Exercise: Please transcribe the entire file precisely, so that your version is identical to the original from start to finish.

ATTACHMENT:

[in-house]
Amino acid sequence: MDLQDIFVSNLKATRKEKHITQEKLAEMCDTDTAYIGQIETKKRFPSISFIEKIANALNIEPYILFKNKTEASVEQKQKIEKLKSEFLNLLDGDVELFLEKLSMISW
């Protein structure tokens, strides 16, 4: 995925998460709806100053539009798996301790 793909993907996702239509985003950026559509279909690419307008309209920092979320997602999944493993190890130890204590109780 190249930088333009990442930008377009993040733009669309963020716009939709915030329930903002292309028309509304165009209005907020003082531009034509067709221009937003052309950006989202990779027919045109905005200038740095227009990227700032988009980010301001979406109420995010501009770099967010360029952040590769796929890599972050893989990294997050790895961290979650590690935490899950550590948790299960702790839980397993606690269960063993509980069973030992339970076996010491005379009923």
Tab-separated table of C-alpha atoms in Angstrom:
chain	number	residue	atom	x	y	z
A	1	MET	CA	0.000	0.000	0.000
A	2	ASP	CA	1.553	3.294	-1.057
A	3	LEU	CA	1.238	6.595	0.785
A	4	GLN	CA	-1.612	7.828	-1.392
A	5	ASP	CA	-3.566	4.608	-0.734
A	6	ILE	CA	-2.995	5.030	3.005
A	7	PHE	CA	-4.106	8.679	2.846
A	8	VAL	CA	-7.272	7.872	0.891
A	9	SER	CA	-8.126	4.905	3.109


[in-house]
Amino acid sequence: MDLQDIFVSNLKATRKEKHITQEKLAEMCDTDTAYIGQIETKKRFPSISFIEKIANALNIEPYILFKNKTEASVEQKQKIEKLKSEFLNLLDGDVELFLEKLSMISW
């Protein structure tokens, strides 16, 4: 995925998460709806100053539009798996301790 793909993907996702239509985003950026559509279909690419307008309209920092979320997602999944493993190890130890204590109780 190249930088333009990442930008377009993040733009669309963020716009939709915030329930903002292309028309509304165009209005907020003082531009034509067709221009937003052309950006989202990779027919045109905005200038740095227009990227700032988009980010301001979406109420995010501009770099967010360029952040590769796929890599972050893989990294997050790895961290979650590690935490899950550590948790299960702790839980397993606690269960063993509980069973030992339970076996010491005379009923």
Tab-separated table of C-alpha atoms in Angstrom:
chain	number	residue	atom	x	y	z
A	1	MET	CA	0.000	0.000	0.000
A	2	ASP	CA	1.553	3.294	-1.057
A	3	LEU	CA	1.238	6.595	0.785
A	4	GLN	CA	-1.612	7.828	-1.392
A	5	ASP	CA	-3.566	4.608	-0.734
A	6	ILE	CA	-2.995	5.030	3.005
A	7	PHE	CA	-4.106	8.679	2.846
A	8	VAL	CA	-7.272	7.872	0.891
A	9	SER	CA	-8.126	4.905	3.109